Colleges and universities are gaining students, tuition costs are rising, and students’ educational and economic needs are evolving because of the changes brought on by the digital age. Nonetheless, the textbook continues to adopt the one-size-fits-all approach to teaching despite the diverse learning styles and aptitudes of students. However, an alternative to the standard physical textbook exists: the eBook. The digital text is not only more generally cost-effective for students, but eBooks can be manipulated by the student for greater accessibility. Students can access all their courses’ texts with one device, such as a laptop or tablet, altering the presentation of the text and highlighting key points without the back-breaking struggle of carrying physical textbooks and juggling multiple pens.
Yet one disadvantage to the eBook is the digital platform itself. Unlike the physical textbook, the eBook reduces the level of tangibility and visual engagement. So, the question arises: how does one keep students engaged with a digital text without tempting them to deviate to other digital outlets on the same device? The collaboration between artificial intelligence (AI) and adaptive learning (AL) is the answer to student engagement, accessibility, and improved educational experience.
Image Source: Wallpaper Flare
Tracie Bryant, SLED Manager at Zoom Video Communications, defines AL as a technology that can present information in the best way possible for each student based on information acquired through learning analytics. Learning analytics is data extracted from reporting tools that are used to develop a learner profile for each student. The data allows educators to improve the structure of their courses and quickly adapt the material, whether manually or via AI, to better the learning experience of their students. Open University, for example, developed a learning analytics system called OU Analyse that allows educators to predict student success. The system collects students’ user data to determine the student success rate based on factors like assignment submission, test scores, and online activity.
Example of a learning analytics dashboard (Image Source: OU Analyse)
The current transition from in-person to online learning is motivation for the improvement of AI’s use in digital education. AI shows promise in benefiting the educational experience of both instructors and students through AL. A common example of AI’s role in current education is how AI automates software that can mark tests, distribute course material, and evaluate submitted assignments for plagiarism and formatting requirements. Ryerson University’s Crowdmark is one learning analytics system that allows for online collaborative marking between instructors and teaching assistants, provides integrated grading tools, and can distribute and collect student work.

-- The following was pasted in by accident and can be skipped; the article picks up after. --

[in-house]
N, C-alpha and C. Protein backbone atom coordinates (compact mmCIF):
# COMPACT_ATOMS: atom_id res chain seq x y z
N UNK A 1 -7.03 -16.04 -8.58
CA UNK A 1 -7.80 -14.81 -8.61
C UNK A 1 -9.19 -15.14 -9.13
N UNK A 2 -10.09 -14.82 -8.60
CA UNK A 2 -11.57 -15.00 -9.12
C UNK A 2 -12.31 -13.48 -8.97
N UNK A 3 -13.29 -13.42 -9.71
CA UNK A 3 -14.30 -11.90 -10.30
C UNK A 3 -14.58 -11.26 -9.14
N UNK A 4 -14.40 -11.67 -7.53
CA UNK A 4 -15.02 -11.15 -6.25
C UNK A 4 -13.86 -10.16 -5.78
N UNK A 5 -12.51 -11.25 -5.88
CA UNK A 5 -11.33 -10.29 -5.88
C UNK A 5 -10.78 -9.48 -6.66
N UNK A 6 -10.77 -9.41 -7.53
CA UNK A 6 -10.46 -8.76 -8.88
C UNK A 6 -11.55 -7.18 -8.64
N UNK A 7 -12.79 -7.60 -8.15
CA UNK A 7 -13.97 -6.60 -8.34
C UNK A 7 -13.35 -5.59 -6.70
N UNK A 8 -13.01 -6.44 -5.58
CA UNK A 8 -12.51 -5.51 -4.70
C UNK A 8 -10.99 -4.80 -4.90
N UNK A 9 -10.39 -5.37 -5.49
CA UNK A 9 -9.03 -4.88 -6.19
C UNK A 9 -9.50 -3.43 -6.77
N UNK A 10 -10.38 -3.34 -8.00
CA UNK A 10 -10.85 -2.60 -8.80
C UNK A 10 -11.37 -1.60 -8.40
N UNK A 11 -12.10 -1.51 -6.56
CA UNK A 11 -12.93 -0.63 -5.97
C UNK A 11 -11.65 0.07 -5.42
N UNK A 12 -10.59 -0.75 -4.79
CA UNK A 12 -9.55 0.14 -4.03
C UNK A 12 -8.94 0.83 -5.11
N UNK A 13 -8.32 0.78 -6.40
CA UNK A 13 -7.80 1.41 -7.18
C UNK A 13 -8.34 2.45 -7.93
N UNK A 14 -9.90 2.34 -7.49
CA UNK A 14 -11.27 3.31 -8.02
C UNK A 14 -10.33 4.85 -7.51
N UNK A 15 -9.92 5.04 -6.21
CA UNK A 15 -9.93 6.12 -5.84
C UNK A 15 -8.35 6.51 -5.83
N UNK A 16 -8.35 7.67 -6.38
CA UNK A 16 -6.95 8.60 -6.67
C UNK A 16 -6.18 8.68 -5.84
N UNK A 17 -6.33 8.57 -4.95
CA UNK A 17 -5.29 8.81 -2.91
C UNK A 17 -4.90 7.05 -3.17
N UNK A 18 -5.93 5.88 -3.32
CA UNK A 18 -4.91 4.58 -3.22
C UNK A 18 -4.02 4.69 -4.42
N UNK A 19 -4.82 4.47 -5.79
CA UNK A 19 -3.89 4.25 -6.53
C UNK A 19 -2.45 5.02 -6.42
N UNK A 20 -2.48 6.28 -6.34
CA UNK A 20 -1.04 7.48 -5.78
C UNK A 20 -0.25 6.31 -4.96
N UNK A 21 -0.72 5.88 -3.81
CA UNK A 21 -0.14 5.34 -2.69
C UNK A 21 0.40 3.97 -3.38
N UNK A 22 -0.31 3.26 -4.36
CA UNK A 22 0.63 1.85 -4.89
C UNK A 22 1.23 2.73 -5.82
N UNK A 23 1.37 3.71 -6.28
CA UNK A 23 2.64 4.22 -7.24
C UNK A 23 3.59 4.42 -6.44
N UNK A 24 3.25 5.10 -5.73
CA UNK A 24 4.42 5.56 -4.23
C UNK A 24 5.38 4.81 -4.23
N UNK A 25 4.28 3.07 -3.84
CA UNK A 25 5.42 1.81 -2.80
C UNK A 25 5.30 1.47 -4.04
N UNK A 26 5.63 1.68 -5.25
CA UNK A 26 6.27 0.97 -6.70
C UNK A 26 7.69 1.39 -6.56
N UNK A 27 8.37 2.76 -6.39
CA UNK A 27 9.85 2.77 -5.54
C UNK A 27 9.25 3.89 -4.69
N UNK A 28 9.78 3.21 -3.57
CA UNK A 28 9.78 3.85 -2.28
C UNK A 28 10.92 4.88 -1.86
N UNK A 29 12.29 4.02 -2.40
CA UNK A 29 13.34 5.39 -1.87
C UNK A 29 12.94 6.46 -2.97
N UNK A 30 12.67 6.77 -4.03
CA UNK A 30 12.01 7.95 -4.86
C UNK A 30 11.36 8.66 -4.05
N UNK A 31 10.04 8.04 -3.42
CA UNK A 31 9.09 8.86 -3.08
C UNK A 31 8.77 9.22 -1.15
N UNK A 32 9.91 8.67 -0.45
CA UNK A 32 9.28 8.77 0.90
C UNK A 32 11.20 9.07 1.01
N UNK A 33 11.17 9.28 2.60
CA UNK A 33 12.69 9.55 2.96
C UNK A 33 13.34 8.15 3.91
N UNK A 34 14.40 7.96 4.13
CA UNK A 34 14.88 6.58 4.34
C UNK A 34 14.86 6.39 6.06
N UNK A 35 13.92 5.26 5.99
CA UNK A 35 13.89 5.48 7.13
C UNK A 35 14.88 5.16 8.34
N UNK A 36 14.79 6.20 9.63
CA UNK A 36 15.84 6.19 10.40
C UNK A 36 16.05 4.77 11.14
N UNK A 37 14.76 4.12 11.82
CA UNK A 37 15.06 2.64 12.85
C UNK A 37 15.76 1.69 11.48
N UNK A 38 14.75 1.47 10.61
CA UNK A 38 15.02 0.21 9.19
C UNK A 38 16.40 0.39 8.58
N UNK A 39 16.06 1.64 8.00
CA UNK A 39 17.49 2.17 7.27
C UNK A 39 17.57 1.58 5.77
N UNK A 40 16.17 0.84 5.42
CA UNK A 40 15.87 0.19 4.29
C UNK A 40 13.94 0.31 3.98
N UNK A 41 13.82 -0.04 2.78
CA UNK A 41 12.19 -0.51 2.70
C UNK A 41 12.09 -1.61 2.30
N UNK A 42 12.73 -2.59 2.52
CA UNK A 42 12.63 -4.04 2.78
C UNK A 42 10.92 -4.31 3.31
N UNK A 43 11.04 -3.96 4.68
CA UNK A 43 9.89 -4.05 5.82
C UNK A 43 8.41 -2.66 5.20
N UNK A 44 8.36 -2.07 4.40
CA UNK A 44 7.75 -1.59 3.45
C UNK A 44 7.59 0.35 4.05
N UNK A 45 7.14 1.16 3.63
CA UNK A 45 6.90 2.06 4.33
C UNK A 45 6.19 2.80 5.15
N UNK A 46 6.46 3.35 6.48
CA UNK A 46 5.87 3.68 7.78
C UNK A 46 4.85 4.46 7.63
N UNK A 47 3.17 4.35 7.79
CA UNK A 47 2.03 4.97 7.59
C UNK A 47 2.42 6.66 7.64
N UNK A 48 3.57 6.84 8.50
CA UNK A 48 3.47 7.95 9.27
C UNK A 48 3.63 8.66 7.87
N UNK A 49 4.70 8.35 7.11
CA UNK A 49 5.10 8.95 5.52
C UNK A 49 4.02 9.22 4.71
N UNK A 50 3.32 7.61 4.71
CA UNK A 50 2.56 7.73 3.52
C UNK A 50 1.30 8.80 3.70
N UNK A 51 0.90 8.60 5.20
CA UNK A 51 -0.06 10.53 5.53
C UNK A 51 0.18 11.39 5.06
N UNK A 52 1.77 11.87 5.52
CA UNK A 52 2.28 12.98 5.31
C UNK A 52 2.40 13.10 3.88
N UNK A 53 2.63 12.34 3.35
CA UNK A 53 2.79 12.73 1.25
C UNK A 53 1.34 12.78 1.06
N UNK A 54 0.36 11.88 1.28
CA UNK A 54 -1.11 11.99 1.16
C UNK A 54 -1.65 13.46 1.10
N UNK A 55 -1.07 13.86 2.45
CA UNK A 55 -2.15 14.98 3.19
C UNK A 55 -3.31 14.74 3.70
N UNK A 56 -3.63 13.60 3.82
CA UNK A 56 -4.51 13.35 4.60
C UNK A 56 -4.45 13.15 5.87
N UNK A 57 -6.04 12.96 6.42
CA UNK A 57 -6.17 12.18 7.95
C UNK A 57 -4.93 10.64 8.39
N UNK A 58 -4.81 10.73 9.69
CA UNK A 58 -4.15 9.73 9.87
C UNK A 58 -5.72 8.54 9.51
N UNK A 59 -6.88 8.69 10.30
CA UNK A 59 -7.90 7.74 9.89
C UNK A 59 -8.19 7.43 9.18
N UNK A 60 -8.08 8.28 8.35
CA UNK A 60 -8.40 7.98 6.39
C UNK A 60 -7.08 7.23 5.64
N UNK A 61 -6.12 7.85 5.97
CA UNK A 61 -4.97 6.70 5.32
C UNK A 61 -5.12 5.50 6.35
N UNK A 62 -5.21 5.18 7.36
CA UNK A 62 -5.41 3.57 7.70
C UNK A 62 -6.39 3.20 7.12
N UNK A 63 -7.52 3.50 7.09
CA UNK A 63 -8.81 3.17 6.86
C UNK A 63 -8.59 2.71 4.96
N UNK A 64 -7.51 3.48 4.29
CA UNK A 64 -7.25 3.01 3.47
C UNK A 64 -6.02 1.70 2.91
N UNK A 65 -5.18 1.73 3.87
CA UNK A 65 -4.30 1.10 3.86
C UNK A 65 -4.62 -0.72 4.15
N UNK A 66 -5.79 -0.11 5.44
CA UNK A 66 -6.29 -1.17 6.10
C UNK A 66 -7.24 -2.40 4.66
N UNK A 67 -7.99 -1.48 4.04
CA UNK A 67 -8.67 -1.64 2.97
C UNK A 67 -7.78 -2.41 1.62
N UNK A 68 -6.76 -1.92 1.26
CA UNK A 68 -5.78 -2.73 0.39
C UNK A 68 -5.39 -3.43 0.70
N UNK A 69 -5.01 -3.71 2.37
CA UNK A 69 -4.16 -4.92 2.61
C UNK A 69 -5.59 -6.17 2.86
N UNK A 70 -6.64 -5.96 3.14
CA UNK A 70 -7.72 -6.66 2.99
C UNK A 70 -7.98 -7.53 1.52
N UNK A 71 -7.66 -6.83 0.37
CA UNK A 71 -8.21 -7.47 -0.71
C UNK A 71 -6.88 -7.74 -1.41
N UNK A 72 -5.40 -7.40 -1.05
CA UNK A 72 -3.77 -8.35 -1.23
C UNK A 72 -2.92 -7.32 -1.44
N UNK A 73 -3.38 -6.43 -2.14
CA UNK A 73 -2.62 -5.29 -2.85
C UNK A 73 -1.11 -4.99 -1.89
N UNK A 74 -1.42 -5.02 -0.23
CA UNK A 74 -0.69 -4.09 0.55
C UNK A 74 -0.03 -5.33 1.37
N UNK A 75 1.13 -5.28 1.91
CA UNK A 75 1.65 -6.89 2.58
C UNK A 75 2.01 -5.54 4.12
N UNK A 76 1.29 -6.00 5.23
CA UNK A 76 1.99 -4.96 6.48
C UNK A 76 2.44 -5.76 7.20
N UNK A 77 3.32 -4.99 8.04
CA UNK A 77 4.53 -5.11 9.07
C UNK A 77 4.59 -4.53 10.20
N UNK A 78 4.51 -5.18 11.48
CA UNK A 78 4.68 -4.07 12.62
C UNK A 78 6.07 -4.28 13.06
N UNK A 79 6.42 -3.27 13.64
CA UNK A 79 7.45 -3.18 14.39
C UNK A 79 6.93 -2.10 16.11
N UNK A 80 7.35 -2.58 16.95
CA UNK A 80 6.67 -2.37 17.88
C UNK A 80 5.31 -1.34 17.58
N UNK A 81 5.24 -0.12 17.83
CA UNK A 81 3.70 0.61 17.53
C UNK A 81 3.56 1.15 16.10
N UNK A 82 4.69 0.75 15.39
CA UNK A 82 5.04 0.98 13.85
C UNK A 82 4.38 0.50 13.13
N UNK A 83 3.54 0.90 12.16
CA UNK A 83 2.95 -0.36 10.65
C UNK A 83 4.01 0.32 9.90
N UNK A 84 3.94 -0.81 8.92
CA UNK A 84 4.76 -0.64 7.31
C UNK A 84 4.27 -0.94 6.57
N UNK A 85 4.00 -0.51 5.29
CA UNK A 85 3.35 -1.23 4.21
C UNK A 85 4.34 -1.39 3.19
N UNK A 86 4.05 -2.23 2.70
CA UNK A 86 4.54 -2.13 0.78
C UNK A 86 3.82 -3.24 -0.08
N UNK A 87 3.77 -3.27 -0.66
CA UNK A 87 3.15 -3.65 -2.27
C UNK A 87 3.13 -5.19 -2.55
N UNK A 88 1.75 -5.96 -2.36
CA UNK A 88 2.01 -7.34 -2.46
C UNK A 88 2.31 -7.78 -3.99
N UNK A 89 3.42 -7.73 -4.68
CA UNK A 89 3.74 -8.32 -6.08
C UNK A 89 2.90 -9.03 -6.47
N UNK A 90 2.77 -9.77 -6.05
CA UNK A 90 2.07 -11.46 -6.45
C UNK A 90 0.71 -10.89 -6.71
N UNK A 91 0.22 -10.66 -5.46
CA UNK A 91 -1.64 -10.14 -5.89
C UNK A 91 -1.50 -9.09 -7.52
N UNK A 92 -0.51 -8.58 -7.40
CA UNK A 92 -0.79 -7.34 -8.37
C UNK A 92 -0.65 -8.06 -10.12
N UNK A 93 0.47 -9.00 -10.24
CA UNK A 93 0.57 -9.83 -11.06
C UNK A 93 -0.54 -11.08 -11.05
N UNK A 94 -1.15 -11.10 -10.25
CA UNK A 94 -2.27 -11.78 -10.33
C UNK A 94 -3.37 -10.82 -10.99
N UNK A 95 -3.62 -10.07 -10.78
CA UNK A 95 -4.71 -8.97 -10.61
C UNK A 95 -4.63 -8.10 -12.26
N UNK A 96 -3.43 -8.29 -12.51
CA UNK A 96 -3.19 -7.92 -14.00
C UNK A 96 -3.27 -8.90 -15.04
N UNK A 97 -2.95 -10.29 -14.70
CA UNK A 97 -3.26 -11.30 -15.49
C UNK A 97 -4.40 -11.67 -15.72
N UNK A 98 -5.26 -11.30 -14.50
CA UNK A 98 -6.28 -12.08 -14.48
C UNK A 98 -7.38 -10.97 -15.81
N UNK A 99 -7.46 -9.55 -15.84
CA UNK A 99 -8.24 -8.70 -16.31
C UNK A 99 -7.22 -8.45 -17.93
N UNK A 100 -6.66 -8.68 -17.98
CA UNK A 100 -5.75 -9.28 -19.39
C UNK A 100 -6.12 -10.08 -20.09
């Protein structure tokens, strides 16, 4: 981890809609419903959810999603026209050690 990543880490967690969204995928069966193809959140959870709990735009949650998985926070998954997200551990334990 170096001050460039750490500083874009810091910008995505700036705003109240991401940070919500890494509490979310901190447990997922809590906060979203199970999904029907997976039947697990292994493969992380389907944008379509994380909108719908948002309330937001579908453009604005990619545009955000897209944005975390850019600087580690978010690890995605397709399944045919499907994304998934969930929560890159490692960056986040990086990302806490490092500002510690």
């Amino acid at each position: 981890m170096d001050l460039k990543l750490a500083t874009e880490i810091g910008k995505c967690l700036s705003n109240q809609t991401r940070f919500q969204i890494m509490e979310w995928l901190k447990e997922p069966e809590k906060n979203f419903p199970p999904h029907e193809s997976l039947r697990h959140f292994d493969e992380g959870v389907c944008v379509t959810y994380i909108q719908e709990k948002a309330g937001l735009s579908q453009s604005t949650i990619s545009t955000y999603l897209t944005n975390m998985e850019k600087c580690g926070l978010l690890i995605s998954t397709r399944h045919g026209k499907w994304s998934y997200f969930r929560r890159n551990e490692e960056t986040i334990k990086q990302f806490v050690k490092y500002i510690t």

The AI of learning analytics also makes data mining more accessible for institutions. Data mining key areas of a course’s learning analytics obtained from students expands the possibilities for digital learning platforms to conform to the diverse learning styles of students. Pearson’s MyLabs collects student assessments and reacts to how students are performing by offering data-driven guidance to help instructors improve students’ understanding. Likewise, McGraw-Hill’s LearnSmart is also a learning analytics system that works by assessing students’ knowledge and skill levels. The system actively tracks students’ performance to then determine areas where students experience memory degradation and reinforce concepts to improve comprehension. These are just some established examples of how publishing companies are responding to the need for AL systems and online learning.
Image Source: Wiley Education Services
AI seems to have many advantages for students and instructors, but the difficulty lies in motivating publishing companies to adapt and shift to predominantly digital publishing for their revenue stream. eBooks and AI experiences may be more cost-effective for students, but the transition to digital poses a monetary problem for publishers. Cognizant writers Chris Lawrence, David Ingham, and Joydeep Sinha note how developing eBooks and learning management systems (LMS) require a steep investment in content development in order to re-engineer content, transform content workflows, and alter the commercial model for maximum profitability.
The transition to a digital platform may seem daunting for publishers, but the writers of Cognizant also point out how the investment is worthwhile. Digital publishing and LMS development allow publishers to create a new revenue stream while refreshing existing brands and products for online use. Increased use of an LMS that integrates AL and other AI technology with learning analytics improves the consumer experience and allows publishers to justify pricing while revealing areas for potential future revenue.
As online learning becomes more mainstream in colleges and universities, publishers are becoming more ambitious in adapting to the needs of their consumers. A digital platform that uses AI to customize education for students and instructors is already at work in many institutions. Publishers are investing in and developing digital publications and products, slowly but surely building a future where education is personalized, accessible, and practical. AI developed for education will evolve the academic world and change education into an experience that is customized and refined for each student.
Image Source: Pexels